AIMS: We aimed to study medication persistence with glatiramer acetate in treatment-naive patients and in patients previously treated with interferon.

METHODS: A retrospective study of relapsing-remitting multiple sclerosis patients treated with glatiramer acetate in an MS Unit of a Spanish University Hospital (January 2004 - September 2013). Treatment time on glatiramer acetate was studied. Reasons for treatment discontinuation were considered as follows: lack of efficacy, serious adverse event, injection-related side effect, pregnancy and lost to follow-up. Use of prior DMD was registered and analysed. Homogeneity of groups was analysed using Fisher's and Mann-Whitney's tests. The Kaplan Meier method and Cox regression model were used to estimate time to and risk of treatment discontinuation.

RESULTS: In total, 155 relapsing-remitting multiple sclerosis patients were treated with glatiramer acetate: 100 treatment-naive patients and 55 treated previously with interferon. At the end of the study, 76 patients (49.0 %) continued on glatiramer acetate (with an average treatment time (ATT) of 50.4 months, s.d.32.8) and 50 patients (32.3 %) had switched therapy: 27 patients (17.4 %) for inefficacy (ATT 29.2 months, s.d.17.5), 20 patients (12.9 %) for injection site reactions (ATT 16.5 months, s.d.20.3) and 3 patients (1.9 %) after serious adverse events (ATT 15.7 months, s.d.15.1). ATT in our cohort was 39 months (s.d.30.0), median follow-up 34 months. Six months after glatiramer acetate initiation, probability of persisting on GA was 91.4 %, 82.5 % after 12 months and 72.5 % after 2 years. The risk of glatiramer acetate treatment discontinuation was 2.8 [1.7 - 4.8] times greater for treatment-naive patients than for patients treated previously with interferon and this was hardly modified after adjusting for sex and age.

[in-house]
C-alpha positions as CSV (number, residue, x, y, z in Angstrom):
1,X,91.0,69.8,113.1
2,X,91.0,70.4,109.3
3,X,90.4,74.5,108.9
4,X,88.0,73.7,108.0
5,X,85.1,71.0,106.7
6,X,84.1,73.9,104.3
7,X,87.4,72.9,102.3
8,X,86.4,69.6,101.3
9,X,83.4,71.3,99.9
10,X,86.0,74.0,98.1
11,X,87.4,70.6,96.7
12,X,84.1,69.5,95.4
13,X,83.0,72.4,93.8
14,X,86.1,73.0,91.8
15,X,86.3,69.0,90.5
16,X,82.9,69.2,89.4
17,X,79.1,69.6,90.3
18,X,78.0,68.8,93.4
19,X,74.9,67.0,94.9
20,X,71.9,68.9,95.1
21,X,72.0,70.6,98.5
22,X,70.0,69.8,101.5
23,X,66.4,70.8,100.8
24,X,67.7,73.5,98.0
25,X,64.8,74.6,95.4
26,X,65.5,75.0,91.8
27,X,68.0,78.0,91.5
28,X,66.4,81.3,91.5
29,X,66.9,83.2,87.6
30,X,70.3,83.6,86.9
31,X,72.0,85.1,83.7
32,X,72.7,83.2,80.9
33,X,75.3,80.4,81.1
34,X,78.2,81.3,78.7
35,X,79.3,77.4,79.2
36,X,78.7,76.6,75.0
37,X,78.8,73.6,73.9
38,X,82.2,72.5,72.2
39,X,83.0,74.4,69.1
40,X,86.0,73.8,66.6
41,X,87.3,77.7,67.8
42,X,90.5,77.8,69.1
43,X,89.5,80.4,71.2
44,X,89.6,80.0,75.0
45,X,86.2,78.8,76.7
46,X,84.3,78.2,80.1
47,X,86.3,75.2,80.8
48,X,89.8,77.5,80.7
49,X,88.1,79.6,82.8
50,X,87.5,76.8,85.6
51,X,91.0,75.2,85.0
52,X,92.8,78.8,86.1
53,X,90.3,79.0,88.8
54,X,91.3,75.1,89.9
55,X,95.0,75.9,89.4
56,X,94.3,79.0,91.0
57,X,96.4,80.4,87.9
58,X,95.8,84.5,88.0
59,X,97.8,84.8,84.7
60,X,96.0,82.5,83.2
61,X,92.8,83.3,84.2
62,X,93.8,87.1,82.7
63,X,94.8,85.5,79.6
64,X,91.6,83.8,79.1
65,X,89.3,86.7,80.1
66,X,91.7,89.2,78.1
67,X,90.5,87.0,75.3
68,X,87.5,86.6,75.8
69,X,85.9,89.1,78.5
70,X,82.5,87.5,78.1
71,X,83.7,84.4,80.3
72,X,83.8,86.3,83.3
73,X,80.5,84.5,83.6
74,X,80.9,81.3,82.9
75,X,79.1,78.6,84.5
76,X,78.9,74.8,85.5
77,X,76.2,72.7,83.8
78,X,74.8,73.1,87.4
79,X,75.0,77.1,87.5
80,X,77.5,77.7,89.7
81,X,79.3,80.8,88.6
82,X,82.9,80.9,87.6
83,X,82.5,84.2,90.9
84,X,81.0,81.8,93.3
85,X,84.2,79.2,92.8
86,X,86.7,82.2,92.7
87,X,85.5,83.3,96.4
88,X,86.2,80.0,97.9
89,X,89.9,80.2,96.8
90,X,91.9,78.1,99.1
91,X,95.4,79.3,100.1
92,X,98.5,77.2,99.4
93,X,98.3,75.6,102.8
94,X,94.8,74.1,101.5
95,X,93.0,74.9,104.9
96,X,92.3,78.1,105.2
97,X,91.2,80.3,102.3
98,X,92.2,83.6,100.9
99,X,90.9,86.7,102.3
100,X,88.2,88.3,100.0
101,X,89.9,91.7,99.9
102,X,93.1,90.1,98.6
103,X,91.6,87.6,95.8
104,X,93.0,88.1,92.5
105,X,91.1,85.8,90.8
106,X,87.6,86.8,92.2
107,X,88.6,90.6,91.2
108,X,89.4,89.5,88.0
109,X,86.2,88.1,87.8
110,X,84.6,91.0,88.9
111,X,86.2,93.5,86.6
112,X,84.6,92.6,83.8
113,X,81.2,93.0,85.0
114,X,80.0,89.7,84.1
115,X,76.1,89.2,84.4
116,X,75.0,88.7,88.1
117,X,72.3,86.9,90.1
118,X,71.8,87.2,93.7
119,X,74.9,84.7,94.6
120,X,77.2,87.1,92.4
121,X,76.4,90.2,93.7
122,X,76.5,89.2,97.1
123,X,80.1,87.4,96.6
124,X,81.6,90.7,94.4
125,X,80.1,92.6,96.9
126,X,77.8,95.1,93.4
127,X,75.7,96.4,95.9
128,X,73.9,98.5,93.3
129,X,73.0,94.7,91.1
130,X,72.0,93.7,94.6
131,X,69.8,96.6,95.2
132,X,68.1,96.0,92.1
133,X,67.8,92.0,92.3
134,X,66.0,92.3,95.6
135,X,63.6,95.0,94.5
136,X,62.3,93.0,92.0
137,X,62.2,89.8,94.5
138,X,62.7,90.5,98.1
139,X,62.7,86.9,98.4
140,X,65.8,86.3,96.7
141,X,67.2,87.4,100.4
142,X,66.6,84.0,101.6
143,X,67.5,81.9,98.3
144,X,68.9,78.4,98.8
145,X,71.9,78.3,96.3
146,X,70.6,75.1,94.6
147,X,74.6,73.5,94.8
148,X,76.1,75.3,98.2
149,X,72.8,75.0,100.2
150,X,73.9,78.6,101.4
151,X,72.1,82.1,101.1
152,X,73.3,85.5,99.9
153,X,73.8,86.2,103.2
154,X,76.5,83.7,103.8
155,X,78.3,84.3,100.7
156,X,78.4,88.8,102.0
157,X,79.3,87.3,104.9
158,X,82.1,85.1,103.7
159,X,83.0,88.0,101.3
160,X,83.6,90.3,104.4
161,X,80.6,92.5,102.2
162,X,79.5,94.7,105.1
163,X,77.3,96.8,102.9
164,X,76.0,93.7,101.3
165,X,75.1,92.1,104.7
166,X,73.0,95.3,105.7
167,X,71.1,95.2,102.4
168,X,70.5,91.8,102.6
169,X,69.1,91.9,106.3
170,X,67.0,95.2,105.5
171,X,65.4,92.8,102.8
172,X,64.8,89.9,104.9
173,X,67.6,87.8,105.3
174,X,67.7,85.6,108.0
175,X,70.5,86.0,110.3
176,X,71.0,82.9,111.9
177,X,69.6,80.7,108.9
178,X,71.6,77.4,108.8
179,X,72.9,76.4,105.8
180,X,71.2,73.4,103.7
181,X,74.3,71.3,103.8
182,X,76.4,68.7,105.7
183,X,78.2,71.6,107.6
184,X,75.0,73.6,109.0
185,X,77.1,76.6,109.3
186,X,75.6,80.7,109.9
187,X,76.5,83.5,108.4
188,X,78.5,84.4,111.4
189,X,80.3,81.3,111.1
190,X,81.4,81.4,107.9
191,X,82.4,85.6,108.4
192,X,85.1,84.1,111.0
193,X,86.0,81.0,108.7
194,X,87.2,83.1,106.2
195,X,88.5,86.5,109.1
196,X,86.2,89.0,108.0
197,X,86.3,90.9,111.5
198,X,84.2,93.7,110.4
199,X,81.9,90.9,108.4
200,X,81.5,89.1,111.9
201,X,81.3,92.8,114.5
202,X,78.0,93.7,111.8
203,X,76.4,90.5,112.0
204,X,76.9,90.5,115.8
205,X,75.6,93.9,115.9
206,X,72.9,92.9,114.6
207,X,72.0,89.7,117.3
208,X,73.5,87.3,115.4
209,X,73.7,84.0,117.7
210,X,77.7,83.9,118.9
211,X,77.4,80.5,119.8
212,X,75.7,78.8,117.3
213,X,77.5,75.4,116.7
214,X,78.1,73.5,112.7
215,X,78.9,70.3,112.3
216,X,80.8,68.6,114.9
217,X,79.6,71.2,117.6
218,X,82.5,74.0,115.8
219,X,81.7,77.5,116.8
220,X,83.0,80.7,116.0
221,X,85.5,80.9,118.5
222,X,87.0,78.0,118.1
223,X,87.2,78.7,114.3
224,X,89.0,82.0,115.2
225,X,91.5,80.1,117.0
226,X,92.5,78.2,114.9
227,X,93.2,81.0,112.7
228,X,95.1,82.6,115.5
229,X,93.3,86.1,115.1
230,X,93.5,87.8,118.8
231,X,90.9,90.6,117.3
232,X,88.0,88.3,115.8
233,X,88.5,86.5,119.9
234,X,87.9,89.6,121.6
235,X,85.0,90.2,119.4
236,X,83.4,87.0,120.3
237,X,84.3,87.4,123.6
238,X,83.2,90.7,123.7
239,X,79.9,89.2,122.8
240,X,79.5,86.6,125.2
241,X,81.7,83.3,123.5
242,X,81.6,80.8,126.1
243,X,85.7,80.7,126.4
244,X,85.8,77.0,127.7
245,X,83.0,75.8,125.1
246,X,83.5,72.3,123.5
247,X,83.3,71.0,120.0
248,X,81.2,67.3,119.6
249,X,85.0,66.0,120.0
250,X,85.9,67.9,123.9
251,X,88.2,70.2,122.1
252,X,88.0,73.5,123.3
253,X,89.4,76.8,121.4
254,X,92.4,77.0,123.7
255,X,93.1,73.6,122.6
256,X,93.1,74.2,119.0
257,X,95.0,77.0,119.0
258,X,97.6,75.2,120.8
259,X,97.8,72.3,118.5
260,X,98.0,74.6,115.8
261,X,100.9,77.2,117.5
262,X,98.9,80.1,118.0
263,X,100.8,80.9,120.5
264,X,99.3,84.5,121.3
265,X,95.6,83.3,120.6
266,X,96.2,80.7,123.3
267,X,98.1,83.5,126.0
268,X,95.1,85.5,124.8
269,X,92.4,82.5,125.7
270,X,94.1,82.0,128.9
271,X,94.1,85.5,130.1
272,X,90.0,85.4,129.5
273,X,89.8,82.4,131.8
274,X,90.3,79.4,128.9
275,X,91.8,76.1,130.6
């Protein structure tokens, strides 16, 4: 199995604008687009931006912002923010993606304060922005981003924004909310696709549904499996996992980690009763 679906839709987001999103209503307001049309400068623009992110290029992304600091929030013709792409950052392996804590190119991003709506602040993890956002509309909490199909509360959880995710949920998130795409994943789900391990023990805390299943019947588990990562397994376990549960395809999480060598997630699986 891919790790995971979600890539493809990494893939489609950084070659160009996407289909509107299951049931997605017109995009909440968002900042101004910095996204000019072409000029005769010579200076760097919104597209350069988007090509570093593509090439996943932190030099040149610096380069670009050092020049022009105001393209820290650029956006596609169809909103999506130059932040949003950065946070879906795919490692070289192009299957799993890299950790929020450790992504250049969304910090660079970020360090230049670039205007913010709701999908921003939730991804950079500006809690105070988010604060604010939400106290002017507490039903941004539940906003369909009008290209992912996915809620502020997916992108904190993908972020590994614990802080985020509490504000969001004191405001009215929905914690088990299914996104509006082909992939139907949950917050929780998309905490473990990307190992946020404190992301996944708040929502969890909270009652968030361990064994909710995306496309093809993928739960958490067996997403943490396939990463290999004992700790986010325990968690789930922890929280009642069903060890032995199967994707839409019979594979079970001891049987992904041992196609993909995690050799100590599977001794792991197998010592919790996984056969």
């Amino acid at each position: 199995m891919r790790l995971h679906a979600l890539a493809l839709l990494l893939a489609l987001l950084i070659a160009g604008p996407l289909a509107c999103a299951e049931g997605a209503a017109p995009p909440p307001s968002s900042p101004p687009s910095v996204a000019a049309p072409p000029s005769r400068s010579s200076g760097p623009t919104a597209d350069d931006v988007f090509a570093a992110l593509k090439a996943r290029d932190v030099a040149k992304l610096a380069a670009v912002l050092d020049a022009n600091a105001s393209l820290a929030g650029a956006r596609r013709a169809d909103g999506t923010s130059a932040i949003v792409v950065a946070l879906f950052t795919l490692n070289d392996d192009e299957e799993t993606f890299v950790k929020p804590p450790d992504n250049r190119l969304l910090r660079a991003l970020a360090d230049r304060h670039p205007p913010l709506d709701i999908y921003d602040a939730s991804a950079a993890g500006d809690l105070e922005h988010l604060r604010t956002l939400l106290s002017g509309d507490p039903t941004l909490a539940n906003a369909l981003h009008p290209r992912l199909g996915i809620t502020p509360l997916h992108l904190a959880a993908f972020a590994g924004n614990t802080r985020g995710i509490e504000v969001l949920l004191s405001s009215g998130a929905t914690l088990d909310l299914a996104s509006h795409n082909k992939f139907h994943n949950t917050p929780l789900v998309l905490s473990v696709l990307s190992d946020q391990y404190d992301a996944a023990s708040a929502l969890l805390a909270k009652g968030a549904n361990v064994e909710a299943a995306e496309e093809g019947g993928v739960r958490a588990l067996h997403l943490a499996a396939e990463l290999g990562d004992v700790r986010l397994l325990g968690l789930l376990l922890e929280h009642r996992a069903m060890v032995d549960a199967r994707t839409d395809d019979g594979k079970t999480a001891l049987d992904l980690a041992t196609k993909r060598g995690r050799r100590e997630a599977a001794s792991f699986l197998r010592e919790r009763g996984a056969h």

CONCLUSIONS: Glatiramer acetate was safe and useful with low rates of serious adverse events and low rates of break-through disease. Injection intolerance proved a major limitation to glatiramer acetate use. Patients who had been previously treated with interferons presented a lower probability of glatiramer acetate discontinuation than treatment-naive patients.

CoI: multiple